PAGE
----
That’s OK BlackBerry. That market has changed and moved on.
In the Open Letter from BlackBerry to its customers, it says "these are no doubt challenging times for us and we don't underestimate the situation or ignore the challenges we are facing...there is a lot of competition out there and we know that BlackBerry is not for everyone. That's OK."
I have nothing against BlackBerry back then or today. It’s a fine product in the past and probably today too. However, from a forward looking business strategy perspective, I say it’s not so OK for BlackBerry. And what’s not so OK is that the Market has moved on and BlackBerry is still, unfortunately, hanging on its old element as shown in the open letter. As a company it has not adapted to the new market paradigm.
It is the challenge of the need to adapt to the Market that’s worth writing about. BlackBerry, unfortunately is only a case study for this topic.
Years ago when there were not much competition from the high end smartphone market, ie, before the age of iPhone and Android, BlackBerry was virtually the only option. It was “The Symbol” of elite status to hold a BlackBerry. It was not just affordability but also executive status of “it’s my company’s phone”. The market, back then, was basically an “Executive Gadget” market. I bet large percentage of their corporate customers brought the phone for reinforcing their success status rather than wanting the security email service offered by BlackBerry product.
Fast forward to today. People wanted the latest cool phone as a “personal device”. People are not longing for a company subsided phone (or shall we say they don’t mind to have a company phone but they cannot afford to wait any longer) but wanting to catch up with the market to own an iPhone or Android. And they use the phone for personal matters a lot more than for their job. As to Secure Email service, nobody refuse of such good service but it’s just NOT the consumer’s requirement but just a demand from their employer to project company’s information from leaking. Also, I believe that, given today’s technology, one can create a reasonable secure App in iPhone and Android to replace a large part of the BlackBerry’s secure email service.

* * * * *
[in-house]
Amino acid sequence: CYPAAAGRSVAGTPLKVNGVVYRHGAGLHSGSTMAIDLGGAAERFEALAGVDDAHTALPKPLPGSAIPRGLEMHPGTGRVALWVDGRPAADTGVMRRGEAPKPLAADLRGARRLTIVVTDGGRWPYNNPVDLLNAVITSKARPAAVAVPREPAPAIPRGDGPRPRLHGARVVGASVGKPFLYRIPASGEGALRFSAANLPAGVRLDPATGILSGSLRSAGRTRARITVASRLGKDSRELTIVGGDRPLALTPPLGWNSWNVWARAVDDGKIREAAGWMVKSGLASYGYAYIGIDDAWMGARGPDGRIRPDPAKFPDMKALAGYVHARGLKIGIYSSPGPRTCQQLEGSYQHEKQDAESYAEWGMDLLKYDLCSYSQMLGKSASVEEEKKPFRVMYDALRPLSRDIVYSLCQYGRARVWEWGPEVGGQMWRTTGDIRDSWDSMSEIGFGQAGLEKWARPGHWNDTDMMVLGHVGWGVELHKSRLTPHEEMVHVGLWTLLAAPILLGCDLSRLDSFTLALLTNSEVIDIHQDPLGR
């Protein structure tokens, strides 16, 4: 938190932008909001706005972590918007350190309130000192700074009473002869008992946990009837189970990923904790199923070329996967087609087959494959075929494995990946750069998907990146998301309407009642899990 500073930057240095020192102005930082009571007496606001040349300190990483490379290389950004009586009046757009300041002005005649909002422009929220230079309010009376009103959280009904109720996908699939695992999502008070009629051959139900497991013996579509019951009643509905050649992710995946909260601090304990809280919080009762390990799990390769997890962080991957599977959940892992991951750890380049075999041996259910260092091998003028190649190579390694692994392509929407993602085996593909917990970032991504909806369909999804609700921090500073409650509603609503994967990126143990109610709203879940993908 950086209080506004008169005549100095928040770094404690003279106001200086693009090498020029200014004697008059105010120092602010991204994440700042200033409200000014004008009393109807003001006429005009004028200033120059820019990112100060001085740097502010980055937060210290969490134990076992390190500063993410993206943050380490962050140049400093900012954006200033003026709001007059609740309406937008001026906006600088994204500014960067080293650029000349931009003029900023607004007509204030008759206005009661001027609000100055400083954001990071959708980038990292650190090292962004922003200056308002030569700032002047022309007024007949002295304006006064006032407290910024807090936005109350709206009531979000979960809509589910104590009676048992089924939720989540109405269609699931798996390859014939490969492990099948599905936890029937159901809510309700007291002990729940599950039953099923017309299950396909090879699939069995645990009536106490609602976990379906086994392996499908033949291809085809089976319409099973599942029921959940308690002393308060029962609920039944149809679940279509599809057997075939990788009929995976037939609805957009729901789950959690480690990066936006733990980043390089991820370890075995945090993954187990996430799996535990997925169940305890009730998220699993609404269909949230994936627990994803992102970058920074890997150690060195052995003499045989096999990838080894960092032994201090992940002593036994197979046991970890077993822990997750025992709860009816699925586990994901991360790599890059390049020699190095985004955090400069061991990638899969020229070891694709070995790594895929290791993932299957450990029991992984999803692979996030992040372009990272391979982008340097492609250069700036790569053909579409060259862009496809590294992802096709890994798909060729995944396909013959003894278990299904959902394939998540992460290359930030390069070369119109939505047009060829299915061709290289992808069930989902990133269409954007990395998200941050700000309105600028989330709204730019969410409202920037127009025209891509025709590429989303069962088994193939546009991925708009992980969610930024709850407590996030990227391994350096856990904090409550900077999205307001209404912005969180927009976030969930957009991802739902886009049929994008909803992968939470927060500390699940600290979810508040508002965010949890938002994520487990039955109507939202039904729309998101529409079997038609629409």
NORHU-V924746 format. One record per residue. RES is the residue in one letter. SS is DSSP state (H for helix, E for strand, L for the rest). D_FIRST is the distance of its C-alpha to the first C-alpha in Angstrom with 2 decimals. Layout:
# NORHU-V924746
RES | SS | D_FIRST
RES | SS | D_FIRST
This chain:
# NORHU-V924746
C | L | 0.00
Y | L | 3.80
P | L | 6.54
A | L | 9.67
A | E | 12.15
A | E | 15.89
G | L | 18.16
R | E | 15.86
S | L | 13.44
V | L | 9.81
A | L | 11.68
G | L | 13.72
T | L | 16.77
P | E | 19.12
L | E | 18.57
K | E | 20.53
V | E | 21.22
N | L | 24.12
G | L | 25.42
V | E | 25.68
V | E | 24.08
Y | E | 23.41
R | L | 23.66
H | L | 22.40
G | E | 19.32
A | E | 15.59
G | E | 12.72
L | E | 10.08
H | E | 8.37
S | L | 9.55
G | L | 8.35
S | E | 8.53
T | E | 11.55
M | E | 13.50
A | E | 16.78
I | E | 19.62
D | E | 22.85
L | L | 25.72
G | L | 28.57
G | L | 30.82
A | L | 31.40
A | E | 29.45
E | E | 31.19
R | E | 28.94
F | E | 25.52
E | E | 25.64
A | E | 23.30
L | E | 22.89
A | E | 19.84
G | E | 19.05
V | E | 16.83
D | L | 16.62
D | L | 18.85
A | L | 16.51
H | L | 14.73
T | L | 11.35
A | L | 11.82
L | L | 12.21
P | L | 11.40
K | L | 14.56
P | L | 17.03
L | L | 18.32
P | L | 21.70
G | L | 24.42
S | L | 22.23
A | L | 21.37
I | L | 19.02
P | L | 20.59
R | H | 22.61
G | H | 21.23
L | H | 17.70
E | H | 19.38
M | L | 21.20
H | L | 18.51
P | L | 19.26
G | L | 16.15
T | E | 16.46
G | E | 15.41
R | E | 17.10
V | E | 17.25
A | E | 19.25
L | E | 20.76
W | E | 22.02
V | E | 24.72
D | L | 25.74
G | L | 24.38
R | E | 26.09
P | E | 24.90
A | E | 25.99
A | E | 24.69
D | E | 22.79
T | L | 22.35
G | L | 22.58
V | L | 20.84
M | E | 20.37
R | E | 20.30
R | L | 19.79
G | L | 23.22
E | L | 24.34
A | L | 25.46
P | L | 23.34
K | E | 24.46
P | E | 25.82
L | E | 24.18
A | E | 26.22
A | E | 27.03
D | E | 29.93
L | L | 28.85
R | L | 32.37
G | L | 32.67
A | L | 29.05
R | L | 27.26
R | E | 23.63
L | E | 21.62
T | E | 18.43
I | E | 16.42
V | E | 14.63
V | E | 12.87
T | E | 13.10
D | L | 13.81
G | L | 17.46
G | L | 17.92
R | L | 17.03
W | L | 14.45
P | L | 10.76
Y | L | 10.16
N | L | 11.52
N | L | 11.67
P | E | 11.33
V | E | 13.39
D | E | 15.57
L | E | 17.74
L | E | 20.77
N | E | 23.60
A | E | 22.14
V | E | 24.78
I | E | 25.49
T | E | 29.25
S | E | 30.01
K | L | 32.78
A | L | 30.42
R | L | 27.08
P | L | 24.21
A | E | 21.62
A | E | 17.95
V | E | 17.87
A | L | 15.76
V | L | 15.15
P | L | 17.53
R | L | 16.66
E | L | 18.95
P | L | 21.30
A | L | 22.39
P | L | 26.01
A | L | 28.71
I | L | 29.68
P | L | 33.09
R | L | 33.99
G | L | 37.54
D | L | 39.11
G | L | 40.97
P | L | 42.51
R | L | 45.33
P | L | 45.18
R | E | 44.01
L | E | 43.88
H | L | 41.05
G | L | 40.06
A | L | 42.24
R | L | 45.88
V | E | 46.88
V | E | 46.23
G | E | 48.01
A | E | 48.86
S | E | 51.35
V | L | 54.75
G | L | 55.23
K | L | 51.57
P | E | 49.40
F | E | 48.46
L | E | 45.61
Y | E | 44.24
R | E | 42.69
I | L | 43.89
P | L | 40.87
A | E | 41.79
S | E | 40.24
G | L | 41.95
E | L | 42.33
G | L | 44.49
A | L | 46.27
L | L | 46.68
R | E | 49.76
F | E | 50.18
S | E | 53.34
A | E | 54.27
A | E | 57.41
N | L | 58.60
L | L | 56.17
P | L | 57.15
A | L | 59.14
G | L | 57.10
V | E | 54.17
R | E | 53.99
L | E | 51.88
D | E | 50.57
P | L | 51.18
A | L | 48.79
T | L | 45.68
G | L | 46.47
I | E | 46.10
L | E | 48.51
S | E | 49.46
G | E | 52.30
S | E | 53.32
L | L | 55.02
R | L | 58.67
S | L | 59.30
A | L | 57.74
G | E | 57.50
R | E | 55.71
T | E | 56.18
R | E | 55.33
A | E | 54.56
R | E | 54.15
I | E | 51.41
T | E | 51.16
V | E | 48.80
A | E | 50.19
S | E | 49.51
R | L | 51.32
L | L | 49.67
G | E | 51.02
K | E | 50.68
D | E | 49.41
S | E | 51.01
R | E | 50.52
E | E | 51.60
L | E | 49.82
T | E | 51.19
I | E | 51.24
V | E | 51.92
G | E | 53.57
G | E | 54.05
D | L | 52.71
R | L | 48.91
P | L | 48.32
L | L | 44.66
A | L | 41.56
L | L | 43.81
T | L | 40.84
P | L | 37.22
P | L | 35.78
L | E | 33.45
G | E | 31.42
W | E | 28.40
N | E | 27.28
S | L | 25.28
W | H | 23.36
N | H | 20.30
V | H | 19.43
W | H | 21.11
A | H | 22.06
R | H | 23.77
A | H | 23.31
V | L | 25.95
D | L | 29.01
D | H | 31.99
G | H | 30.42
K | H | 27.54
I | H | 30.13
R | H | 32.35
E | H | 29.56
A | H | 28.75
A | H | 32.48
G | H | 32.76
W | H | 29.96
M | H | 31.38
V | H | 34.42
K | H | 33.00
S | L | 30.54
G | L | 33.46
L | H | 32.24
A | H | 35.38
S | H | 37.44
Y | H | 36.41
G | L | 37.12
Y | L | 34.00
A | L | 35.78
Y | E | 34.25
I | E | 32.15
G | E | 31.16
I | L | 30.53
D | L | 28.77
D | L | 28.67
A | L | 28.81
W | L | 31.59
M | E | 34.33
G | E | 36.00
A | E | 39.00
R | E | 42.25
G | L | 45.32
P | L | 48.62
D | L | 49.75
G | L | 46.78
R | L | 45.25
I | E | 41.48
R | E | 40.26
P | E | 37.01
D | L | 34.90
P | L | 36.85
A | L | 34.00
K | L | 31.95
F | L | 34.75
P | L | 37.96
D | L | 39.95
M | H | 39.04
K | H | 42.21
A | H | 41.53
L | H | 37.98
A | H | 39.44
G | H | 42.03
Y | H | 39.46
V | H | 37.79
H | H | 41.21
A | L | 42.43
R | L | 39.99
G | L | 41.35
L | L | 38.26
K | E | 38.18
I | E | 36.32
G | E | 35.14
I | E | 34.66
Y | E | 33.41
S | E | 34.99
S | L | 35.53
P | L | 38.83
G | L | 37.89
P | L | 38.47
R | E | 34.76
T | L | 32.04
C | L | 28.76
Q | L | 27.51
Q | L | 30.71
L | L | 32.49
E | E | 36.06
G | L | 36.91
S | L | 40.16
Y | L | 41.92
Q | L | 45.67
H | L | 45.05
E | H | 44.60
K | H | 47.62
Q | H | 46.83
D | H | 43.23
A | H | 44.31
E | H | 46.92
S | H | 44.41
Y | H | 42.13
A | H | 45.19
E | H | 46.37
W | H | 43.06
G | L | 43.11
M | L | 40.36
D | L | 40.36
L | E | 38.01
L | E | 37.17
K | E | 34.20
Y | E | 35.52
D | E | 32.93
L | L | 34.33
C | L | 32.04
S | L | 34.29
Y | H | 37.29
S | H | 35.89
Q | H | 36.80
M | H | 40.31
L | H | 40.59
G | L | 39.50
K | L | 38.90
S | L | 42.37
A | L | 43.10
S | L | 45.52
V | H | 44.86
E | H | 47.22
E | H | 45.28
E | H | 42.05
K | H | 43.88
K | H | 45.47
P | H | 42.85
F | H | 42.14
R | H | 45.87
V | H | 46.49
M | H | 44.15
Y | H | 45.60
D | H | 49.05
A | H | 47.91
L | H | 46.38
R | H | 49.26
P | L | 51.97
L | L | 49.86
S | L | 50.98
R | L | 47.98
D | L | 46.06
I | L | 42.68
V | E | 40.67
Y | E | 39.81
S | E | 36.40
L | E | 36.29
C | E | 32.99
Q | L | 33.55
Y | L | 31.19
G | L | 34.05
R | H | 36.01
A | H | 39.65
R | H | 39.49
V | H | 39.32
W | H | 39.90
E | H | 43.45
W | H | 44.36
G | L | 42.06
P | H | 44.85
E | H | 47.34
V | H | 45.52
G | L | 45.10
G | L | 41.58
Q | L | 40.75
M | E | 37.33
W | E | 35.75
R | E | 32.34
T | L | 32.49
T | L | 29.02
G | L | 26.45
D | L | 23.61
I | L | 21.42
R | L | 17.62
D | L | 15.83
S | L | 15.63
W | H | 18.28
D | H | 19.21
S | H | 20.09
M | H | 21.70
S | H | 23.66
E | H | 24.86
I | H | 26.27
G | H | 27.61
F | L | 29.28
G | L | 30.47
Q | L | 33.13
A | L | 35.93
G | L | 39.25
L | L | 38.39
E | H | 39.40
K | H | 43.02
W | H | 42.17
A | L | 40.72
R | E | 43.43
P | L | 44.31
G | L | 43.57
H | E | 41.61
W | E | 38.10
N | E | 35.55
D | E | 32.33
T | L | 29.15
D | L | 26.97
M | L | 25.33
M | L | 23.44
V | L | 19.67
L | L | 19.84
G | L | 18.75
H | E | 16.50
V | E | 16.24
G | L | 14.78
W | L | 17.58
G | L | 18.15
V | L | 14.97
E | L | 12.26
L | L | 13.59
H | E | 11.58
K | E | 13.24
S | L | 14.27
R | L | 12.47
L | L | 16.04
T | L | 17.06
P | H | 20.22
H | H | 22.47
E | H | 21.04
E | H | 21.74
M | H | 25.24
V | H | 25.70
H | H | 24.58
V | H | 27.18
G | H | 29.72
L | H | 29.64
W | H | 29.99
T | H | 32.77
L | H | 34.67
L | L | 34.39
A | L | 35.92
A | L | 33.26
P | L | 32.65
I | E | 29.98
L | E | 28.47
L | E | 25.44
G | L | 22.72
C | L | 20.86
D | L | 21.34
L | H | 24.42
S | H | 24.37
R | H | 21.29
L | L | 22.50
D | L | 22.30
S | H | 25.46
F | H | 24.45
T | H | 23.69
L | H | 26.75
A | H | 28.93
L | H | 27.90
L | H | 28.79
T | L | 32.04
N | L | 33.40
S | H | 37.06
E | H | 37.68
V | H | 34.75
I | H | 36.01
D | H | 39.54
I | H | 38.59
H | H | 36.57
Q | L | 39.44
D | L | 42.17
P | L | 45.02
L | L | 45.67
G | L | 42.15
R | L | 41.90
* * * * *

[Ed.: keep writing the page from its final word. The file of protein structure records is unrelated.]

In simple terms, the smartphone market has grown beyond the Corporate Market to a much bigger consumer market but BlackBerry did not see it coming, even with all the evident showcased by rival iPhone, BlackBerry still did not react quickly enough.
One can argue that a product needs to find its niche and differentiation to justify why “BlackBerry is not for everyone” but I say it’s not ok. “Not OK” being that BlackBerry as a company had a chance to expand its product from a much larger market. It’s not ok for BlackBerry as a company to hold on to a large pile of cash only to be eroded over time. As a listed company they need to grow their business and it’s not ok to not to have a phone for everyone.
In the case of smartphone market newly defined by iPhone and Android, it’s particularly challenging because the market change is so subtle. The line between the “Business Professional” and “Personal Consumer” market is so burry these days that we invent a new terms “BYOD” to discuss and debate how we can handle the new paradigm. It’s easy to miss and yet it’s very hard to adapt to it as most products are designed for either the professional or the consumer, seldom for both.
|Screencap of BlackBerry's Open Letter|
Reference: Link to BlackBerry's message